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Given a fixed space on a solar panel, all else equal, adding multiple cells in series increases the voltage (while current remains the same). For example, two cells equals 0.5v + 0.5v = 1v total output. Three cells equals 0.5v + 0.5v + 0.5v = 1.5v, etc.

My question is, why wouldn't solar panel manufacturers create infinitely small cells (that are still workable) in parallel in order to maximize voltage? For example, on a solar panel, wouldn't reducing the size of solar cells to half the size (effectively doubling the number of cells on the panel while keeping the same area) double the voltage?

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  • \$\begingroup\$ While solar cells are still slabs of silicon, the fewer things you have to solder together, the better. \$\endgroup\$
    – user16324
    Jul 7, 2020 at 18:30
  • \$\begingroup\$ reducing the size of solar cells to half the size ... double the voltage? Yes but that would also halve the current. As Power = Voltage * Current, the amount of power would remain the same. \$\endgroup\$ Jul 7, 2020 at 18:38
  • \$\begingroup\$ At what point? 1 cell, at one cell adding another in parallel will not increase the voltage. \$\endgroup\$
    – MadHatter
    Jul 7, 2020 at 23:40

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If you are referring to a solar panel rather than a complete installation then doubling the number of cells would indeed get twice the amount of voltage but each cell would only be able to provide half the current so this will not increase the total amount of power available from the panel.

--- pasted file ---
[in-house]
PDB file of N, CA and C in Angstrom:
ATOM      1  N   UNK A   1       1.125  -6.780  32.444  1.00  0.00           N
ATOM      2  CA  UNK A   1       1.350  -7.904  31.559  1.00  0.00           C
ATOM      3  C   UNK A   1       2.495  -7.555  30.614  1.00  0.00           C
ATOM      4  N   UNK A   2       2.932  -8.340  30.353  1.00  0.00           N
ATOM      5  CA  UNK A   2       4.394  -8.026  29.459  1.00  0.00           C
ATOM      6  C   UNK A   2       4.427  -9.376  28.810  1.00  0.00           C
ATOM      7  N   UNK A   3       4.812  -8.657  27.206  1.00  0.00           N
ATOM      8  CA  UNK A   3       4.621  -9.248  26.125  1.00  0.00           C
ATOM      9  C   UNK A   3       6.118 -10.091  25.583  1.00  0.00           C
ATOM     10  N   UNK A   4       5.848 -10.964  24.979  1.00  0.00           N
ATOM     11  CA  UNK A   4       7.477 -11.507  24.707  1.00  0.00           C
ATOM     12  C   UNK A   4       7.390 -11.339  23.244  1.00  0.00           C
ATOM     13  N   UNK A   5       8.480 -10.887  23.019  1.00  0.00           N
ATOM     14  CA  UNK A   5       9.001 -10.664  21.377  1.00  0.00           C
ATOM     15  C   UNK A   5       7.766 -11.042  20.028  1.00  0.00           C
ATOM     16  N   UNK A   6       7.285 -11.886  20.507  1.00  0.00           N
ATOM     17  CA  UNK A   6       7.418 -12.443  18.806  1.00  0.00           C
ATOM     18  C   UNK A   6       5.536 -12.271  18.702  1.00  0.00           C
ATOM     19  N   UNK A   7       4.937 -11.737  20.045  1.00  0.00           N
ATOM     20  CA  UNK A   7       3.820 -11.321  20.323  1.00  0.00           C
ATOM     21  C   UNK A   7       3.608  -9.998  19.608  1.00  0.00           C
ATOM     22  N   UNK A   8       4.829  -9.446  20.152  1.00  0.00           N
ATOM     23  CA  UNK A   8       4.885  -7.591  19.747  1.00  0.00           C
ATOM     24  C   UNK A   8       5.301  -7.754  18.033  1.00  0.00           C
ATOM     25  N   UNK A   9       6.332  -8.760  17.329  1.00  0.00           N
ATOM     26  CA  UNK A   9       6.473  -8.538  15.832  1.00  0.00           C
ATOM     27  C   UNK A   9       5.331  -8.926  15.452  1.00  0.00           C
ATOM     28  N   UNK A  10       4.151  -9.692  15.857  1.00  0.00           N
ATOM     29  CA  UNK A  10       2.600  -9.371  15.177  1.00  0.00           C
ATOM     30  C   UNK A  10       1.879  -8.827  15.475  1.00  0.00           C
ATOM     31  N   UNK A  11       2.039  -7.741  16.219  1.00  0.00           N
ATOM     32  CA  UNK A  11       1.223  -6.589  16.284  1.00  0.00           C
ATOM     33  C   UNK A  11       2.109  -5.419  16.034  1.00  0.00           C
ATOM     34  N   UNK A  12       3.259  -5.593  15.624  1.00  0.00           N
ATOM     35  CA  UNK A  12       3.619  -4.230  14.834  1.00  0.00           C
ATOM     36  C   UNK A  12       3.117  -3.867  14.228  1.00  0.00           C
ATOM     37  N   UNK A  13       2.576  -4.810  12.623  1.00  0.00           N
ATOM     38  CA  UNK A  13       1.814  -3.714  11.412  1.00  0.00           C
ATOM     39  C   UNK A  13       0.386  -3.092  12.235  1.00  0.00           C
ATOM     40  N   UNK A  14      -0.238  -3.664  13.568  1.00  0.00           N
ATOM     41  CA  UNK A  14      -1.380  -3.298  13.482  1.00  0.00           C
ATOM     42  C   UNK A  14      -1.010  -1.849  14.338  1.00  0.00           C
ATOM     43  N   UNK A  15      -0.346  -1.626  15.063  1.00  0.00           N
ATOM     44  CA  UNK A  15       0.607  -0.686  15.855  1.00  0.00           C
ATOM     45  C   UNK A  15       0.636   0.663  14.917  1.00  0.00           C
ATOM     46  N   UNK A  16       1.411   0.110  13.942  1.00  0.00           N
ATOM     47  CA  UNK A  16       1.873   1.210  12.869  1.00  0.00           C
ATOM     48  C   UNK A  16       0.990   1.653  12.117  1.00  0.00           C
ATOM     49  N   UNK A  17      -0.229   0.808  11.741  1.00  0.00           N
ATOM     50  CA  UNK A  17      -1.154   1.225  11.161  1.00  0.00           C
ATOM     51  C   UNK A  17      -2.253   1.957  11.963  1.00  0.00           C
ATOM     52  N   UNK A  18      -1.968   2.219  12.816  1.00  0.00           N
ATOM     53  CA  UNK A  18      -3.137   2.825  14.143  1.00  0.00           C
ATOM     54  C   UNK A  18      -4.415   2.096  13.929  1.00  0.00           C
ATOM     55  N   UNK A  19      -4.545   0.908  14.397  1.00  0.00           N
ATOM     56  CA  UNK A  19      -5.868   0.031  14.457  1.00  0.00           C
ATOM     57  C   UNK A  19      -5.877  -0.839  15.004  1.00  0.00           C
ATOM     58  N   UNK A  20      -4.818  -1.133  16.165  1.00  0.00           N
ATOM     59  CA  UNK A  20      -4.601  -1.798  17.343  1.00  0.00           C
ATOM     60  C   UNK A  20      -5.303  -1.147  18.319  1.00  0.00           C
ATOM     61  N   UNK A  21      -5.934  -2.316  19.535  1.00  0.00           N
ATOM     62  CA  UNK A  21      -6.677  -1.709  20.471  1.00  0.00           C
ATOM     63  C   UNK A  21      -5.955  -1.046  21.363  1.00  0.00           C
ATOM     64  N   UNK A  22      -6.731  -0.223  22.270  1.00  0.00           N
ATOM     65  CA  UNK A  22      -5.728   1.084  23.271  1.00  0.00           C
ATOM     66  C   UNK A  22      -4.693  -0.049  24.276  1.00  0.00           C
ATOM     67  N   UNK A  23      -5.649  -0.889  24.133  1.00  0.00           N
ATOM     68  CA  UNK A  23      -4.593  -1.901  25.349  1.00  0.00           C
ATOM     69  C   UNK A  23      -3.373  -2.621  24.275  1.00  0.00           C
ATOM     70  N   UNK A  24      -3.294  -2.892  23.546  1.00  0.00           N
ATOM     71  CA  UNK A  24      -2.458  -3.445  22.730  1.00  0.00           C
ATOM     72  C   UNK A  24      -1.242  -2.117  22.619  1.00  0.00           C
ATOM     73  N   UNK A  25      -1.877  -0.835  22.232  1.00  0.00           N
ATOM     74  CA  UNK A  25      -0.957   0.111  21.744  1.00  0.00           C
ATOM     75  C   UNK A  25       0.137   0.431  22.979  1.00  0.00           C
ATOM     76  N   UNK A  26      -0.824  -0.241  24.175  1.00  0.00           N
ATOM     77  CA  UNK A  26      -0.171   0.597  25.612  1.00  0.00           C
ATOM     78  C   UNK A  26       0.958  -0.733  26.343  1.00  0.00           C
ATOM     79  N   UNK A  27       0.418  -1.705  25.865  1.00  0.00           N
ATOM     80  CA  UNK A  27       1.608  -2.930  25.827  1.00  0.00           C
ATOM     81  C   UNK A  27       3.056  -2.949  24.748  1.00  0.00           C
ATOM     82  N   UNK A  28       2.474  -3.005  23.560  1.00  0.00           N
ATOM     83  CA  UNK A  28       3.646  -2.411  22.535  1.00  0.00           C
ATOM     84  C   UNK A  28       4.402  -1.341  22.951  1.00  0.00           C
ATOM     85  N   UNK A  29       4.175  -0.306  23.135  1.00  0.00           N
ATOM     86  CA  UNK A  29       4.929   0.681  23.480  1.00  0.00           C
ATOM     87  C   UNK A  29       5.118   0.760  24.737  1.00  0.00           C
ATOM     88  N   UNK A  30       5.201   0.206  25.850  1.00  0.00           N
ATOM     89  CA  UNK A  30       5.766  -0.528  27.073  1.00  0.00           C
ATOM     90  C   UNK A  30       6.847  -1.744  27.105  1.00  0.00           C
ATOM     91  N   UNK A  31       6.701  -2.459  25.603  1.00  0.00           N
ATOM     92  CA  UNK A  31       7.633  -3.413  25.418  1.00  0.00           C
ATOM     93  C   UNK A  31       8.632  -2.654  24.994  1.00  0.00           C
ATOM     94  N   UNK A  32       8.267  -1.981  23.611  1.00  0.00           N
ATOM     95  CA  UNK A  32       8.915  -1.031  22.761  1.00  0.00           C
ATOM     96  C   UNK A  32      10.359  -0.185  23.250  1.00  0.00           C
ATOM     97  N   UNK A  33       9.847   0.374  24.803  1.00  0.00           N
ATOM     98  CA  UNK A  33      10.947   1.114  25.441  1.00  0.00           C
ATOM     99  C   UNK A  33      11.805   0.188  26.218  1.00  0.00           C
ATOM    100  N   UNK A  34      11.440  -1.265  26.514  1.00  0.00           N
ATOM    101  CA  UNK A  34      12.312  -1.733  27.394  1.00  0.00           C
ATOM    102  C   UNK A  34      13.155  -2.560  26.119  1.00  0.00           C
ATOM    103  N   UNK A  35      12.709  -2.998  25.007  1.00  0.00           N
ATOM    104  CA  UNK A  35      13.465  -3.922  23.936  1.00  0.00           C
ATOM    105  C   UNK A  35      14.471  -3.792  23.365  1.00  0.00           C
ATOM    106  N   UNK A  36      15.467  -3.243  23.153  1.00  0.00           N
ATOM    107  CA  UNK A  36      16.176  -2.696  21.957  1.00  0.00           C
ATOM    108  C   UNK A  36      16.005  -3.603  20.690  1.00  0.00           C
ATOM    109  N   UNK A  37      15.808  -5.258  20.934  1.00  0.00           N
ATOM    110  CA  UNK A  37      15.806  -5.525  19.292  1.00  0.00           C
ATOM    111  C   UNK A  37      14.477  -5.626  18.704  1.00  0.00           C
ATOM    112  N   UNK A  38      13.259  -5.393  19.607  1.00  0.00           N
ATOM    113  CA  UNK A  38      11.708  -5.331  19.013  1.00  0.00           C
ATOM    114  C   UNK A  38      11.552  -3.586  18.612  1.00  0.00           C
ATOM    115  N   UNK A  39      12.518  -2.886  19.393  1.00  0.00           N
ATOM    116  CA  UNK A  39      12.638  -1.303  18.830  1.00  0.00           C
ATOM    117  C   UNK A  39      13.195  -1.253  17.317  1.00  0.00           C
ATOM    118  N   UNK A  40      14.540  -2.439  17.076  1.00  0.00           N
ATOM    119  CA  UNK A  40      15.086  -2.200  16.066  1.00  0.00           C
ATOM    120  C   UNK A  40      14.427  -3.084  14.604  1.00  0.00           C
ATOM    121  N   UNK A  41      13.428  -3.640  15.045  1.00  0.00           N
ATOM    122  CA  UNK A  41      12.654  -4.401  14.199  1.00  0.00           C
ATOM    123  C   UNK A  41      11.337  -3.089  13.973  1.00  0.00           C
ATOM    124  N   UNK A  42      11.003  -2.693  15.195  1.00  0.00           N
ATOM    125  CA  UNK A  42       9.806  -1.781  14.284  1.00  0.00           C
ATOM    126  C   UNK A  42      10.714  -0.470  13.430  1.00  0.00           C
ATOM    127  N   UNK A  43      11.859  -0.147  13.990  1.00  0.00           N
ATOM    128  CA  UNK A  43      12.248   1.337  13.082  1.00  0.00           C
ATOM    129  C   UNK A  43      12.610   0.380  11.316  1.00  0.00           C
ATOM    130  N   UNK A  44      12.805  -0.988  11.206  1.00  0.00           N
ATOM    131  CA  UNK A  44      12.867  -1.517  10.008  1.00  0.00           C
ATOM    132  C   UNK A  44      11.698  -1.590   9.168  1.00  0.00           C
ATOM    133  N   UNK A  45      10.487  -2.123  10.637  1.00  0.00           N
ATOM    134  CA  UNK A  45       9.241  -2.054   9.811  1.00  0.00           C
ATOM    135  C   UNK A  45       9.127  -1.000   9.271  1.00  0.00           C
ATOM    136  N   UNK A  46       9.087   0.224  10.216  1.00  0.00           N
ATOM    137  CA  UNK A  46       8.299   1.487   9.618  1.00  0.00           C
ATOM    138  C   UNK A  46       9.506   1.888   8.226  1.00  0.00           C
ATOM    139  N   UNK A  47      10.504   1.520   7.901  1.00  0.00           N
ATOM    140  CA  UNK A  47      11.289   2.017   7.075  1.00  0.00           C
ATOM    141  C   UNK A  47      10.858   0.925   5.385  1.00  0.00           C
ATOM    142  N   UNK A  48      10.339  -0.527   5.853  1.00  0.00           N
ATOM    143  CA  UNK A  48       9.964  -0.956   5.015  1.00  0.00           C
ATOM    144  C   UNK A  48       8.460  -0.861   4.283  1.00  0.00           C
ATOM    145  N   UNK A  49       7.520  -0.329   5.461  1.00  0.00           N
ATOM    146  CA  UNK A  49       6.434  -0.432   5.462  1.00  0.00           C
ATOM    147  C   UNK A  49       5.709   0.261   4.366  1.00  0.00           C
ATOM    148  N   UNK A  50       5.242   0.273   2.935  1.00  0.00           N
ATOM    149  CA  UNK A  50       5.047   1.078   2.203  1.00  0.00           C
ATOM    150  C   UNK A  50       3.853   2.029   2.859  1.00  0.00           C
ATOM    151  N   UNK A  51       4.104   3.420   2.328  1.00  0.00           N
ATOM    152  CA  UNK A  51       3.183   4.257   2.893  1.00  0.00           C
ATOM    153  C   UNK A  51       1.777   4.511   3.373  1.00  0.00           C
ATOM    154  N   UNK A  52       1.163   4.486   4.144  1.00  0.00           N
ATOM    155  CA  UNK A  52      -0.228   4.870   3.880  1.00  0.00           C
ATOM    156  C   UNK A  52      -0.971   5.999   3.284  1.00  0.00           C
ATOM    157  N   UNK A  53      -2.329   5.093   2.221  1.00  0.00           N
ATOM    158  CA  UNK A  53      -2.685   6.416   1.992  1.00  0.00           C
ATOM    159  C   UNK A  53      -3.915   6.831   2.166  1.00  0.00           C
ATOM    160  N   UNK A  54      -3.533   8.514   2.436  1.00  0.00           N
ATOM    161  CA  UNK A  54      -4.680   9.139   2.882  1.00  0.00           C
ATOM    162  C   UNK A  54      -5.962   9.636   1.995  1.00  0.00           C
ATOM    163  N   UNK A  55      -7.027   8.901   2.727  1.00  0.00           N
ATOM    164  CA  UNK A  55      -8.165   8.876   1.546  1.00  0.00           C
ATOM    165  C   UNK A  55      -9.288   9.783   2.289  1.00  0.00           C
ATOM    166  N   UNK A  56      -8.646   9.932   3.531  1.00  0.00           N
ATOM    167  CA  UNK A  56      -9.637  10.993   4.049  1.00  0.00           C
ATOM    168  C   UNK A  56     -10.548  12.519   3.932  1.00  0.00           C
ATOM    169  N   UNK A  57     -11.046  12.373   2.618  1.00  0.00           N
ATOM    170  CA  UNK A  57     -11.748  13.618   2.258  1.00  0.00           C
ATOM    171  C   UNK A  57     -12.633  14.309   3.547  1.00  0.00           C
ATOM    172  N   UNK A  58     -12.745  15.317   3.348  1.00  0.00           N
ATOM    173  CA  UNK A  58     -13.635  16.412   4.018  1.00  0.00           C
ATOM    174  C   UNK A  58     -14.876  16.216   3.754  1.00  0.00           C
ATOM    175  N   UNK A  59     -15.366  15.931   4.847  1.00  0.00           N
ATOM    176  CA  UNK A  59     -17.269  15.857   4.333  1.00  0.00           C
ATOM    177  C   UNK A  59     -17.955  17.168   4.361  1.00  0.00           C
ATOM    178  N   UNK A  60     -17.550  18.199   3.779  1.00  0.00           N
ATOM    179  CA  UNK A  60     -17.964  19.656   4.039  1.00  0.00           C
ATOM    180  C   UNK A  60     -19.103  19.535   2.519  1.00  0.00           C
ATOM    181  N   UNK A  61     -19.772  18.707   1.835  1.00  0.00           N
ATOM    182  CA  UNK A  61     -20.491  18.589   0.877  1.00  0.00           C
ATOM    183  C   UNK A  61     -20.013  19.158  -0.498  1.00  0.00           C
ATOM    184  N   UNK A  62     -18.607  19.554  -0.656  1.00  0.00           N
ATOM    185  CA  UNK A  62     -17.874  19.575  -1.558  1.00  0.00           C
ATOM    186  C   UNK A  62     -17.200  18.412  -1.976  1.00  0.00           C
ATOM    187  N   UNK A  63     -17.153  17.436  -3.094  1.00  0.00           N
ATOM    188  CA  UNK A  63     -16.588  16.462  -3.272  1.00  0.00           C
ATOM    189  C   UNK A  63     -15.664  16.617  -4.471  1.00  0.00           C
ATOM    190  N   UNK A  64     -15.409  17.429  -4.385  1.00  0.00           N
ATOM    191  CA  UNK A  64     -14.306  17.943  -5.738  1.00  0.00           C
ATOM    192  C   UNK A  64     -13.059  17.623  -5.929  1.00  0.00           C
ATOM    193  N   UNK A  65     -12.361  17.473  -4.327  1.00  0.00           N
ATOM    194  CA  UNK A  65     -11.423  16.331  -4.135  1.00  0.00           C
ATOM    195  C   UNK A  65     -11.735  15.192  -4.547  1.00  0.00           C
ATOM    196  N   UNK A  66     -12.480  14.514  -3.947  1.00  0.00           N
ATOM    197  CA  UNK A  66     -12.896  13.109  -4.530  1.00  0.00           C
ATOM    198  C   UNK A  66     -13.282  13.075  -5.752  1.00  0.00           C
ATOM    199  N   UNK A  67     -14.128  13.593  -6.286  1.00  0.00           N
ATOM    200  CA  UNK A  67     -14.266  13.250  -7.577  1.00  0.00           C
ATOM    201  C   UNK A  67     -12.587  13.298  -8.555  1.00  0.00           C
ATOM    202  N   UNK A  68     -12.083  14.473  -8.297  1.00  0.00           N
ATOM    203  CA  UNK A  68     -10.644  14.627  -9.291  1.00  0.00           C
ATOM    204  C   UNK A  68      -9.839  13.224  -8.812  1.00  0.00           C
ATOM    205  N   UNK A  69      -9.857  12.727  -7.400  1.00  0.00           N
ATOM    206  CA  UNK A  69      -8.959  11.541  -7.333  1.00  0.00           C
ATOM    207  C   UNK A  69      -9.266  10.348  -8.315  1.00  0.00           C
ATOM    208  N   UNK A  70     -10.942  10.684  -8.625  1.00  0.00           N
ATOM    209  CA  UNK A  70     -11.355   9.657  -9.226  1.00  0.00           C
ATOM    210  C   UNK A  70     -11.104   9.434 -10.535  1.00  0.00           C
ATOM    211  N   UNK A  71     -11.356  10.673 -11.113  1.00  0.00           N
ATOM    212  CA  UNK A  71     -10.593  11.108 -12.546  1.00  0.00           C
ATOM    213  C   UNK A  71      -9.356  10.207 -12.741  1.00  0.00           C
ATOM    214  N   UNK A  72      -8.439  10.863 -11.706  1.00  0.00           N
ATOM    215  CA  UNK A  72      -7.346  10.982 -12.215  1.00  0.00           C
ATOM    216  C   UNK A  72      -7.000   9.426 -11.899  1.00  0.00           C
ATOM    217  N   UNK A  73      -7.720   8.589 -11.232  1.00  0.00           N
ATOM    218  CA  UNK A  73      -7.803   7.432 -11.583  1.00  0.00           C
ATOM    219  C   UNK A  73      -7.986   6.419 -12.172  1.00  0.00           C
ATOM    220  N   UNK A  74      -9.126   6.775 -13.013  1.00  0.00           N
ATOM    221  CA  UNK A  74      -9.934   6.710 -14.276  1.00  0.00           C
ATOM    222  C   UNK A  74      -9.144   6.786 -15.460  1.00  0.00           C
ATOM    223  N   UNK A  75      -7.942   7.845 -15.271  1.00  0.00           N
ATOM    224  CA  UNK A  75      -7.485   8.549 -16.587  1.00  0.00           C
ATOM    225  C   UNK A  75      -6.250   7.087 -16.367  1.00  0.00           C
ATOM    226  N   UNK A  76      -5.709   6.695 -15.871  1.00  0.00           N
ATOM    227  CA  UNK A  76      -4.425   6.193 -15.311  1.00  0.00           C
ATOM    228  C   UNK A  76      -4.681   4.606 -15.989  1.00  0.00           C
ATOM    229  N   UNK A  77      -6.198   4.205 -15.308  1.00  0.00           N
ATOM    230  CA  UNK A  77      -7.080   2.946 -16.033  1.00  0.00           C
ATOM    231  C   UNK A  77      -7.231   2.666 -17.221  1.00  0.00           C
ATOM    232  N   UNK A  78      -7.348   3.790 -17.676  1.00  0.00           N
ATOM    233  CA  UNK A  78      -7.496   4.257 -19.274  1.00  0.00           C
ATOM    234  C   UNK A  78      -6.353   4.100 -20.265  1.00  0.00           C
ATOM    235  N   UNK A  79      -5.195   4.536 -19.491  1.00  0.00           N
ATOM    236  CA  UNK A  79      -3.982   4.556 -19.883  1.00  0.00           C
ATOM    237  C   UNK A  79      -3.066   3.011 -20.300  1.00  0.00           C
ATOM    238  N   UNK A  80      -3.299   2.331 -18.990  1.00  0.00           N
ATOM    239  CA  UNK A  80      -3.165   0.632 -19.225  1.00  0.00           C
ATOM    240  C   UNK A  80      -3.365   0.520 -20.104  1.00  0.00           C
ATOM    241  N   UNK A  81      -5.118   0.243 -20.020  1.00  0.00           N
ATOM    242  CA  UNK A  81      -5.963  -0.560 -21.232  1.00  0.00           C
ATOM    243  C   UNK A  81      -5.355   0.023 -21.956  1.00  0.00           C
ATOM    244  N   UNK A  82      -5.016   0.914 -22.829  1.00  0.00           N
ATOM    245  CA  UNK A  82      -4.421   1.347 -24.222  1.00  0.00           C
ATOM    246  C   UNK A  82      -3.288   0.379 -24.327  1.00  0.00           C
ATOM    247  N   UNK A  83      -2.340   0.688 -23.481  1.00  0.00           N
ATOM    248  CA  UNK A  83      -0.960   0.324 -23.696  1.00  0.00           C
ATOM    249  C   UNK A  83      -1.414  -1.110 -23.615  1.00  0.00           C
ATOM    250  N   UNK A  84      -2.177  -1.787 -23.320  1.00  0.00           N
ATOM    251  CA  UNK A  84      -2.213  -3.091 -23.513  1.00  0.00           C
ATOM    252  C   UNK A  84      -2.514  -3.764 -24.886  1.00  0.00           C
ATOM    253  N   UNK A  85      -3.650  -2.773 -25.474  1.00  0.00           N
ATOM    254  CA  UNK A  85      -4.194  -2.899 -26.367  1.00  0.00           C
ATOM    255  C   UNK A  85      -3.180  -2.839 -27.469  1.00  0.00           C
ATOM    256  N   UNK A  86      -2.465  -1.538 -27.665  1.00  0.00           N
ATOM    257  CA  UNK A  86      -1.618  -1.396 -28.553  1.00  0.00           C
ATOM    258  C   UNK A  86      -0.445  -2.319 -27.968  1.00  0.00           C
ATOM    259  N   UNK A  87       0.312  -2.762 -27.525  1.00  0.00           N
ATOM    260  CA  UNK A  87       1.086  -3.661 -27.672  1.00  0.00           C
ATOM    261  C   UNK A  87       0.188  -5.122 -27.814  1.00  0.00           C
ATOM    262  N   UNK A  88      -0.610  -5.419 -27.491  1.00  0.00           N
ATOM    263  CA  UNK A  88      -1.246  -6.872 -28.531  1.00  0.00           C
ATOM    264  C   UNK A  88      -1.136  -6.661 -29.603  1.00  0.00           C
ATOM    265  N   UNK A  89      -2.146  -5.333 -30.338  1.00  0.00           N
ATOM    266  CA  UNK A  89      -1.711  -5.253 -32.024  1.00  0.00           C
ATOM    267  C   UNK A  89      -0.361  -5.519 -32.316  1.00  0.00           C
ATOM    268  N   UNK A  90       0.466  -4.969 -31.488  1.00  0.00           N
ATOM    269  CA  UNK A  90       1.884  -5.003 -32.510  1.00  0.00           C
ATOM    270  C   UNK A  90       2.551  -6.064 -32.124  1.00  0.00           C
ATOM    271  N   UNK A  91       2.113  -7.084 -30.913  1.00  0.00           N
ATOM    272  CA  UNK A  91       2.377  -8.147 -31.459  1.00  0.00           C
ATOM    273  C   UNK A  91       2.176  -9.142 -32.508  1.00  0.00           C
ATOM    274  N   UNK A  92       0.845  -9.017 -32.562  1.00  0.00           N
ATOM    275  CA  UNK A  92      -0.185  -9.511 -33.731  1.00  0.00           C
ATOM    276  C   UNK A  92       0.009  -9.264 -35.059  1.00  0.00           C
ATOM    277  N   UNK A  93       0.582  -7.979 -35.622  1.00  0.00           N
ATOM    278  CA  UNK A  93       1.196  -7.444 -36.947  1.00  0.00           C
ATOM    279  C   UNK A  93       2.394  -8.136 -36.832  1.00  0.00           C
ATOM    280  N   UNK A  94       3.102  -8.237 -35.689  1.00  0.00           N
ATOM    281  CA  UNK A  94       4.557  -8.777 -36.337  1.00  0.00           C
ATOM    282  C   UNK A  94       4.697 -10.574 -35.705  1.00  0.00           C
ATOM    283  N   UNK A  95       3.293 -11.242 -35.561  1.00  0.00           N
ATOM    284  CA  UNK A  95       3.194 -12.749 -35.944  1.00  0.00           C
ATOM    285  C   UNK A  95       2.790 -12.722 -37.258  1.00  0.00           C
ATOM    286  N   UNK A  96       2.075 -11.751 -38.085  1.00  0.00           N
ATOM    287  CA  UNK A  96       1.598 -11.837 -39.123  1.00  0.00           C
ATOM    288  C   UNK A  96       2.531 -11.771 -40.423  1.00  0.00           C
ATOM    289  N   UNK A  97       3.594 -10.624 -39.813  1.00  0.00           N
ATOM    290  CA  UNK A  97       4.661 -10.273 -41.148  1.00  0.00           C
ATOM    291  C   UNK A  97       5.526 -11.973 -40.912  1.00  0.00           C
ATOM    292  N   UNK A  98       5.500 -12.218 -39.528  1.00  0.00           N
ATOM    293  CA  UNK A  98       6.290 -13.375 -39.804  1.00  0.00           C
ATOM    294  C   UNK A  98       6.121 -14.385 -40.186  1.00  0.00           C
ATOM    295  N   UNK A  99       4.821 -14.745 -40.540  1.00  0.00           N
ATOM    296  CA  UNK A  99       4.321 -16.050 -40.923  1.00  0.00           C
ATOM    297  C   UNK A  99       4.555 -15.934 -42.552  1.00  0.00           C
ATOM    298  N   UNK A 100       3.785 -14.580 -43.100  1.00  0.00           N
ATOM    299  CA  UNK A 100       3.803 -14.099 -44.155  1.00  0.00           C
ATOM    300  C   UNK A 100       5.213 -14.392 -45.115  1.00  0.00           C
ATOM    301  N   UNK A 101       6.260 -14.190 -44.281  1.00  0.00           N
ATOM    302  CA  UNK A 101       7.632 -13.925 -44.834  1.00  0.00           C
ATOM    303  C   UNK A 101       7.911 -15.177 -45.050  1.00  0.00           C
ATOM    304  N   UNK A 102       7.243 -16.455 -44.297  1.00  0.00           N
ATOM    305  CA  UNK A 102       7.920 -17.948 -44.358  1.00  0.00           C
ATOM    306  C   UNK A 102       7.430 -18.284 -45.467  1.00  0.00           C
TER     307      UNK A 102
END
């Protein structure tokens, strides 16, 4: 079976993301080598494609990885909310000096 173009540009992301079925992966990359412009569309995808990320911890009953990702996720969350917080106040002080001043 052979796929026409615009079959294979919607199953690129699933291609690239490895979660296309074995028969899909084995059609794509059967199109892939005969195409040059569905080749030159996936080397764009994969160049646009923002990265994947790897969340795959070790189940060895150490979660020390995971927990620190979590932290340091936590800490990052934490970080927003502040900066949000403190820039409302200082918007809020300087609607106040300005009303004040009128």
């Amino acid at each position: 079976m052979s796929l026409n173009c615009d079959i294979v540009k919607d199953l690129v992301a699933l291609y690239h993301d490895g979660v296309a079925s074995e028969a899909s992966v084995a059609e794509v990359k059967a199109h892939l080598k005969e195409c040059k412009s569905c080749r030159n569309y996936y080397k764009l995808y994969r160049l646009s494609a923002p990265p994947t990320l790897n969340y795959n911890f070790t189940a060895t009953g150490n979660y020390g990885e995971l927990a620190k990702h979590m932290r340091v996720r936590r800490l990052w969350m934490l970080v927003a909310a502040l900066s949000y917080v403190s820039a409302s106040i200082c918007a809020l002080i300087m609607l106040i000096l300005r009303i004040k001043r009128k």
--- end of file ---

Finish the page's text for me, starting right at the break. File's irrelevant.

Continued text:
Since there is lost space at the edge of each cell you won't be able to get quite the same amount of area of cells so the power will be slightly less and it will cost more because of increased number of connections and manufacturing steps.

The voltage outputs of photovoltaic panels have traditionally standardized on a few voltages, in particular, voltage suitable for use with 12v lead-acid batteries so most arrays are designed around that. This will require about 32-36 cells in each panel to provide that voltage. The open-circuit voltage will typically be in the range of 18-21 volts with a maximum power voltage of ~12-15v - the same as a lead-acid battery.

For an entire array made up of many individual panels they are typically connected in series to give an operating voltage that can be up to several hundred volts. Beyond that the expense and difficulty of making the system safe creates a limit.

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Splitting a cell in half into series elements doubles the voltage and almost halves the current and thus Impedance at MPT is 4 x N splits yet power is constant in theory until the gaps and connections reduce the useable space of a cell for each split.

The optimum cell array of X series and Y parallel cells perhaps noted as xSyP will also affect the cell impedance Ra=Rc X/Y.

Since maximum power is always desired, the impedance and voltage must be matched. This requires choosing the array size to conveniently match up to popular battery charging systems.

Cell splitting to infinite would yield too many interconnections with very high impedance, But to determine the optimum where power conversion would be practical relies on knowing the cost of impedance and voltage on all the parts involved. On FETs, for example, the cost is inversely proportional to RdsOn but then has some voltage limit that is hard to exceed (? kV) so there is a cost penalty for insulation gaps between conductors. These may be one factor.

The result in large kW or MW PV panels the working voltage will rise above 500V. I do not know how they are defined, but the cost of total ownership will be the overall driver for these standards.

In small arrays, they MPT voltage at max power is usually around 82% of open-circuit voltage, and 70% for 10% Max solar input so the Voc cell array is chosen to match popular battery voltages and may be slightly higher the float voltage for simple chargers. But remember the cell is a solar controlled current source but has a source impedance = V/I at MPT Zmp=Vmp/Imp which is approximately near Zpv = Voc/Isc.

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